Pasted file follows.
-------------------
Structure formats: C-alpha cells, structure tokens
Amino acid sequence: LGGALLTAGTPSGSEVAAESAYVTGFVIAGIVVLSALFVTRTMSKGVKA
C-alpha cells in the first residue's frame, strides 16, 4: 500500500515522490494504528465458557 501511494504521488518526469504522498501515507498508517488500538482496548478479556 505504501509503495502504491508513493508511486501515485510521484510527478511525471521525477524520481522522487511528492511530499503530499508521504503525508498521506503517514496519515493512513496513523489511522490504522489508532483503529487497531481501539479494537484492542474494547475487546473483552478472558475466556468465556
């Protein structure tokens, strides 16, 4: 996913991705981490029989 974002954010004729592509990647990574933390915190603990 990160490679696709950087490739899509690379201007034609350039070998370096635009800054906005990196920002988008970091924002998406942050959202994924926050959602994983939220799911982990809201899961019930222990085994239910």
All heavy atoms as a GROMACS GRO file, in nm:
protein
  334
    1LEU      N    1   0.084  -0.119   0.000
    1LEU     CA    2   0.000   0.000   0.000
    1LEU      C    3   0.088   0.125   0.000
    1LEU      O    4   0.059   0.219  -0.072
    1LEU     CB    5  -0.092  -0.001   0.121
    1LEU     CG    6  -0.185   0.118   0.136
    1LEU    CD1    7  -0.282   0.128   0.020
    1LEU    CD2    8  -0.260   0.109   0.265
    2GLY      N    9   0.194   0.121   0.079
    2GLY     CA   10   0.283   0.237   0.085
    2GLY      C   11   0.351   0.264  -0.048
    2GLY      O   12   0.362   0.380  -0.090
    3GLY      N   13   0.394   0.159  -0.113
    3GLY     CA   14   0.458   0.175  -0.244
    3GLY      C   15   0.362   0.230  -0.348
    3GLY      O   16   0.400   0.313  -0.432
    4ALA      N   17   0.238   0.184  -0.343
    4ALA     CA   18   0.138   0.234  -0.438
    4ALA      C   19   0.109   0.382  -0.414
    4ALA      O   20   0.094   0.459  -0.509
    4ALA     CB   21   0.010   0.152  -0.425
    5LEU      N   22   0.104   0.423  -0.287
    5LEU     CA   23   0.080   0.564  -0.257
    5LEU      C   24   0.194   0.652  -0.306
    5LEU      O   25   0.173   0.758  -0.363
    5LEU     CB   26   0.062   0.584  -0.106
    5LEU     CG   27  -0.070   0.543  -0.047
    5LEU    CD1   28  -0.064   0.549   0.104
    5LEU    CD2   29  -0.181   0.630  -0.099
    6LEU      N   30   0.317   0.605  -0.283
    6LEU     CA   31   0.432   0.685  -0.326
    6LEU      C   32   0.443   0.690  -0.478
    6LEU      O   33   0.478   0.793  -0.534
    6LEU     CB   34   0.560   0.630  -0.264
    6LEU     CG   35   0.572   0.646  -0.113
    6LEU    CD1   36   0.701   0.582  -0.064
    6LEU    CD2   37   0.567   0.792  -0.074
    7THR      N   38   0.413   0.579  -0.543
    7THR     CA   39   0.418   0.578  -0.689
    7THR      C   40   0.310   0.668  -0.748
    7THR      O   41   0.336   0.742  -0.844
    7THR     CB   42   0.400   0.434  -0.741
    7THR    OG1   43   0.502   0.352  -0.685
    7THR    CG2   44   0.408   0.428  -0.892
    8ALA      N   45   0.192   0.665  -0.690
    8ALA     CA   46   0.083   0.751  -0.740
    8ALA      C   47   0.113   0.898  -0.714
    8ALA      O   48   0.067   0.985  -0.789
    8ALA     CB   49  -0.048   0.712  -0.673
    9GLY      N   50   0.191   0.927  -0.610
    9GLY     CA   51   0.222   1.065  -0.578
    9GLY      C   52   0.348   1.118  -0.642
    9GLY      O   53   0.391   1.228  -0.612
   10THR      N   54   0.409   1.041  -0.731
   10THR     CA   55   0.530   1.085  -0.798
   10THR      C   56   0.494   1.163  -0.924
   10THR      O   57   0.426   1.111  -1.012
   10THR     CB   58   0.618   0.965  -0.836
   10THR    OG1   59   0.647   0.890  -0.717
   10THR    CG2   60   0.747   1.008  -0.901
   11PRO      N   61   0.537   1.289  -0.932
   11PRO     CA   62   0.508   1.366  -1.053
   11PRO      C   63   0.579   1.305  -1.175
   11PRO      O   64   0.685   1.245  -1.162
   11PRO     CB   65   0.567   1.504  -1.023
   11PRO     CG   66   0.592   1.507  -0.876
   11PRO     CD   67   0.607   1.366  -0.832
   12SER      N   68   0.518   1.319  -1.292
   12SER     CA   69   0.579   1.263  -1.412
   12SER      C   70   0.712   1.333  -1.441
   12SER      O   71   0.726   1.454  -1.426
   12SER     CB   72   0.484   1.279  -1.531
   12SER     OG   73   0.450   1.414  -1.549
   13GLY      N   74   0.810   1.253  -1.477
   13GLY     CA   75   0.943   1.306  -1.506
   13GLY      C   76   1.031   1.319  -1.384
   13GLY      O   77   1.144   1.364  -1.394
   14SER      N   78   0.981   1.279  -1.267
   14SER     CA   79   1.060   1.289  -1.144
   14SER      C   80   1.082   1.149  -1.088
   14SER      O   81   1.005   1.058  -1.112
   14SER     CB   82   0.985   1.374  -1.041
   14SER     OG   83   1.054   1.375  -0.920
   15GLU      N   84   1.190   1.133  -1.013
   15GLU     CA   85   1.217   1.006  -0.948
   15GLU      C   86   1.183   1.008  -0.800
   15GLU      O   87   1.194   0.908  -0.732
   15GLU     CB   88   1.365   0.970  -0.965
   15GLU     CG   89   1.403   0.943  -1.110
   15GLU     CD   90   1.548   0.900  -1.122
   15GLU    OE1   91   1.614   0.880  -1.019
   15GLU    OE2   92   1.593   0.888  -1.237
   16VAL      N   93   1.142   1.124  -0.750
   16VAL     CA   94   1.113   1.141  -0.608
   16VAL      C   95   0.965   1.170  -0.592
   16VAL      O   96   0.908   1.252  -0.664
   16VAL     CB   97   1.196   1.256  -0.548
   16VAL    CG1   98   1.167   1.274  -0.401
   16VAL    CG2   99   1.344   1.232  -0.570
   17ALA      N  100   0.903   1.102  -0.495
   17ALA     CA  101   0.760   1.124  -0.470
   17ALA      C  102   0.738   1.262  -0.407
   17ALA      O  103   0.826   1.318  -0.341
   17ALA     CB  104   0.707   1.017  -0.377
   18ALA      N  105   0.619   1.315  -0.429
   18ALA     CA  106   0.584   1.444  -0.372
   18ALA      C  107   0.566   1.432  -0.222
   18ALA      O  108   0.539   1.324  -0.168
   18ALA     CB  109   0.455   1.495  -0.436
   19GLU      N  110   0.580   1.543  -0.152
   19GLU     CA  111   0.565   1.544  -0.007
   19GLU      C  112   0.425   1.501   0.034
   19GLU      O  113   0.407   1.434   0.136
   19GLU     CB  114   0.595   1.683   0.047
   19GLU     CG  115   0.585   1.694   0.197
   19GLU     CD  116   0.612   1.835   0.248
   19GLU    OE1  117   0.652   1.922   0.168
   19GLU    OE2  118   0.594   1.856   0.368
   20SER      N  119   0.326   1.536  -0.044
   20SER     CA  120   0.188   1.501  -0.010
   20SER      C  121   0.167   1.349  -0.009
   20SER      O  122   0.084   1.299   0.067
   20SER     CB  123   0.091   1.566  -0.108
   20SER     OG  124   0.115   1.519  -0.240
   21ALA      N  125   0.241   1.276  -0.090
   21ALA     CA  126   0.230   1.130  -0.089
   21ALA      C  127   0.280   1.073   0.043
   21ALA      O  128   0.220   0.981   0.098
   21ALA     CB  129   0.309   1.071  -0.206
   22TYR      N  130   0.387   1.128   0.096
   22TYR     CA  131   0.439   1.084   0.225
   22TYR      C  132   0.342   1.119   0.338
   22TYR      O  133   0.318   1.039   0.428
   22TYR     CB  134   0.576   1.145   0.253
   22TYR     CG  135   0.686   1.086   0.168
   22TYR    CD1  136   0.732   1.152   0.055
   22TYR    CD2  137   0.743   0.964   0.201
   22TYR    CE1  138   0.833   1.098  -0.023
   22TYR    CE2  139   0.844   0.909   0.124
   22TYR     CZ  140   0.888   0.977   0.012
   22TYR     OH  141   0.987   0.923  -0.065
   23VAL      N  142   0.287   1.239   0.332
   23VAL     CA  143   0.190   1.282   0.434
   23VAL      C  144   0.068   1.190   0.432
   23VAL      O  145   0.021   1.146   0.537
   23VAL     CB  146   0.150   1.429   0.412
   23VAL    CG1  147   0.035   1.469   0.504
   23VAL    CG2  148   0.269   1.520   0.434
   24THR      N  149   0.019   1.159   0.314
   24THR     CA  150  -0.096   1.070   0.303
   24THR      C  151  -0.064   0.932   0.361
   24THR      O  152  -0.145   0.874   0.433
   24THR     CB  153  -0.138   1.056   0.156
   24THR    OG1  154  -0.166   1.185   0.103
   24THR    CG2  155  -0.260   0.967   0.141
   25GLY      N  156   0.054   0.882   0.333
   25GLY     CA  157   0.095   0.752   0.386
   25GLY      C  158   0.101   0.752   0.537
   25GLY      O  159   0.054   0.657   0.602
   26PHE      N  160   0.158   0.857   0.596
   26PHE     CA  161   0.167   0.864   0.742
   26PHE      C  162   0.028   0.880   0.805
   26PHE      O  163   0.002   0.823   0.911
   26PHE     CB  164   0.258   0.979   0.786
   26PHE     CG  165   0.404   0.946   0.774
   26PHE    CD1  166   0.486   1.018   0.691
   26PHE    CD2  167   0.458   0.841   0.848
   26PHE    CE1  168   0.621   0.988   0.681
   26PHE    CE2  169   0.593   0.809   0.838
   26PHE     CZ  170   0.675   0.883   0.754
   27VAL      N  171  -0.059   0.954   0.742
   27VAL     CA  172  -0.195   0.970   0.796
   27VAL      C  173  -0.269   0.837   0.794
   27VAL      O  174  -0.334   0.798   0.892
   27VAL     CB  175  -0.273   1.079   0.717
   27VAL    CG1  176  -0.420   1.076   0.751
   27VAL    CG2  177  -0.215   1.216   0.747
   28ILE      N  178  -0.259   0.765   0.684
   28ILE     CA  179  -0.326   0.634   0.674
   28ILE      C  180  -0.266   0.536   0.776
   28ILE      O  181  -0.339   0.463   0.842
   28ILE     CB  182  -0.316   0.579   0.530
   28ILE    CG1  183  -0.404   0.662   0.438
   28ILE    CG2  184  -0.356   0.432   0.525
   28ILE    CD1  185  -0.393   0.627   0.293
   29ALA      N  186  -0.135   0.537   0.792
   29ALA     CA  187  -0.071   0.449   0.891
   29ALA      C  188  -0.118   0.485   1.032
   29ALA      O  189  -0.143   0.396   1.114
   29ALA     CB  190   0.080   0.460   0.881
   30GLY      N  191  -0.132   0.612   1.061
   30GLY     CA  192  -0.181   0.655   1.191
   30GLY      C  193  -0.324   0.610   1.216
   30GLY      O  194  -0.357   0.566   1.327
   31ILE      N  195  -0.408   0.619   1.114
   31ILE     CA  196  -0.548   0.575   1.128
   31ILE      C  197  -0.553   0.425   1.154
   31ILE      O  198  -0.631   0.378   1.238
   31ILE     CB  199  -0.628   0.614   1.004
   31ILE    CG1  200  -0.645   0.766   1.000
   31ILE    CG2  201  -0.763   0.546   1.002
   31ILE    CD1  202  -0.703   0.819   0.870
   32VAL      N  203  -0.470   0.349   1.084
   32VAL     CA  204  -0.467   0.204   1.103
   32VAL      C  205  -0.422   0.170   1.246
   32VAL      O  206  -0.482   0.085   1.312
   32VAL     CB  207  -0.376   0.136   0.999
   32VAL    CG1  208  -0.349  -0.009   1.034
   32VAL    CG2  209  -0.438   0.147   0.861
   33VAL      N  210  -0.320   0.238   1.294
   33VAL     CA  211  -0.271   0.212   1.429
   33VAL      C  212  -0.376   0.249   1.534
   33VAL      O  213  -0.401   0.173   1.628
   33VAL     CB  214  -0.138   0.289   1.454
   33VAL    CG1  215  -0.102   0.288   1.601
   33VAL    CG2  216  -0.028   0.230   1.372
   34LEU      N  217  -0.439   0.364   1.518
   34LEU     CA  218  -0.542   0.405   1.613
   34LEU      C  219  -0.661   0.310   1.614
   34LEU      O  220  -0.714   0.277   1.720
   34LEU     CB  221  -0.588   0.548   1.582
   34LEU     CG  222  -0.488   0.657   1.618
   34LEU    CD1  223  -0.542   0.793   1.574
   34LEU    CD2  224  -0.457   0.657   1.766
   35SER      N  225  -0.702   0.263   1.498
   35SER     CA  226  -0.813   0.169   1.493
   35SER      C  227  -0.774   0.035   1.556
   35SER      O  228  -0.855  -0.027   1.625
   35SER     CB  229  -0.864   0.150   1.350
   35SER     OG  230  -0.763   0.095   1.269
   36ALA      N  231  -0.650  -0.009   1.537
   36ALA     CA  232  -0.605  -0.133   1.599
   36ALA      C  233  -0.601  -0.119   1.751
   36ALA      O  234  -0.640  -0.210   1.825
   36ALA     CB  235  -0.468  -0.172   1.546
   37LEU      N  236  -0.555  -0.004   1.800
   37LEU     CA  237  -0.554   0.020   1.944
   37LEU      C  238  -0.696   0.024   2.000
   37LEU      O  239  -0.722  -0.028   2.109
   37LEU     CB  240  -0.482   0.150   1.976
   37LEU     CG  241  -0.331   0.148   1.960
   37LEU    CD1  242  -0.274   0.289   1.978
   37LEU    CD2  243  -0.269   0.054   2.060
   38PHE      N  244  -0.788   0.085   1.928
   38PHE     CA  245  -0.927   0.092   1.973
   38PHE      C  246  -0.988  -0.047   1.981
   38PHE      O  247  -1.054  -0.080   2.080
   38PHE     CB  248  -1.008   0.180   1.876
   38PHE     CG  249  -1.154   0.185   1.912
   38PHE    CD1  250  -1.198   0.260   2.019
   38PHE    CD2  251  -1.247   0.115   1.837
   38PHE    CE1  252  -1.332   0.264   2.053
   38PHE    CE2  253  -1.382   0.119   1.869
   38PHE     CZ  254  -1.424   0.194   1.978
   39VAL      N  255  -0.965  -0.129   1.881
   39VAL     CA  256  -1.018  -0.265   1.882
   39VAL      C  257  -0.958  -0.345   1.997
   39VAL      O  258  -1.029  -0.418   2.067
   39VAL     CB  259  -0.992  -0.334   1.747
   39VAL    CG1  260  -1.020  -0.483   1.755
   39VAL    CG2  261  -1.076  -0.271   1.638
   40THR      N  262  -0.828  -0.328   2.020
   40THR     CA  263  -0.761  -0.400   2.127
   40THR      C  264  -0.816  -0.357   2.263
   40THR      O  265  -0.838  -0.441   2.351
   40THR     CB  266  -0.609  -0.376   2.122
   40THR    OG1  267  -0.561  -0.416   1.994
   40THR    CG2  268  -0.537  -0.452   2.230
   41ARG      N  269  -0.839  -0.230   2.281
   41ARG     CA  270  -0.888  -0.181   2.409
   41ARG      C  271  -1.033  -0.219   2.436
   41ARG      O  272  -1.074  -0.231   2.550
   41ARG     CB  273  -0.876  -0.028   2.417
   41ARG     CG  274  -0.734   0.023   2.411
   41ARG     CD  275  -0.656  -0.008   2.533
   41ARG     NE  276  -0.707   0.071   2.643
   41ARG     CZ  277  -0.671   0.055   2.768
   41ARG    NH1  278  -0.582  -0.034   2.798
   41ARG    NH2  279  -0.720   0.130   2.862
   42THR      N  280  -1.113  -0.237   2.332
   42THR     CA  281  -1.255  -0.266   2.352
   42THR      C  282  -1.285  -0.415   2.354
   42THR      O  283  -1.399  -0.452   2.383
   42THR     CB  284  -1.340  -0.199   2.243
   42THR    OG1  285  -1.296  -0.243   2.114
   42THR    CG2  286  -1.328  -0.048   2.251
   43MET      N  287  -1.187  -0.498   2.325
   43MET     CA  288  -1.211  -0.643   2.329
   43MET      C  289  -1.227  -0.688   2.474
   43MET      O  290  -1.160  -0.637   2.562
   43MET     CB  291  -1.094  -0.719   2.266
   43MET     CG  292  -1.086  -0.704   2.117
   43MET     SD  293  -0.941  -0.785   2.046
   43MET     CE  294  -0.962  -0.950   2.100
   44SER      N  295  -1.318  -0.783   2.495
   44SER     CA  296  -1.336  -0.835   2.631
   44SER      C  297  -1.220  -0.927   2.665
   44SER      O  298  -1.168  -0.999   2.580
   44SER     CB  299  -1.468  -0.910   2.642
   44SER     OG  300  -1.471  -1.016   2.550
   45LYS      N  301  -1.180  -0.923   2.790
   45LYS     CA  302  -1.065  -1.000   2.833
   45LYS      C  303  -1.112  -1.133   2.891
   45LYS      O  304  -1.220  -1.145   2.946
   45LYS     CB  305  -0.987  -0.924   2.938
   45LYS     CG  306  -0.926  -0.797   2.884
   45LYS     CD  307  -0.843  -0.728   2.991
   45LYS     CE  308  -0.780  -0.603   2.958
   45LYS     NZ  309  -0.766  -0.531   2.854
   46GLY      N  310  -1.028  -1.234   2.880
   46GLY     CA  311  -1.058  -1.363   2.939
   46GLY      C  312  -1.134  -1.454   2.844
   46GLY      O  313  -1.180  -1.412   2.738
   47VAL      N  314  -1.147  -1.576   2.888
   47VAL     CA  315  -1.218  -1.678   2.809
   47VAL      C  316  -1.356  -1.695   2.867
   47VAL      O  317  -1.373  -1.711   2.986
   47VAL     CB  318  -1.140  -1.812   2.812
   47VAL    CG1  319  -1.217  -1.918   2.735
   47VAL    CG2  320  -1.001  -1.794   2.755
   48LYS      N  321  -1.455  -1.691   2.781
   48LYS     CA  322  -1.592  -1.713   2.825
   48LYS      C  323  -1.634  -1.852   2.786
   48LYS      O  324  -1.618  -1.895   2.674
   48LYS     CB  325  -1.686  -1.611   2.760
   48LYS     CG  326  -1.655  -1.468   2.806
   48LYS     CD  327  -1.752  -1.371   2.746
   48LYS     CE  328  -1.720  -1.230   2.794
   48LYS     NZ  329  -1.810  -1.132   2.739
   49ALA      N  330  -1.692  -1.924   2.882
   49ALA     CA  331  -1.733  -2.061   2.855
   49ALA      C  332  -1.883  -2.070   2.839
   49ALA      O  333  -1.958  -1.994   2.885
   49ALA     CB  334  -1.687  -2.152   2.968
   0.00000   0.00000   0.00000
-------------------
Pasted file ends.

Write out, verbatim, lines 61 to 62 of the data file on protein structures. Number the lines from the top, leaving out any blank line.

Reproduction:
   10THR      N   54   0.409   1.041  -0.731
   10THR     CA   55   0.530   1.085  -0.798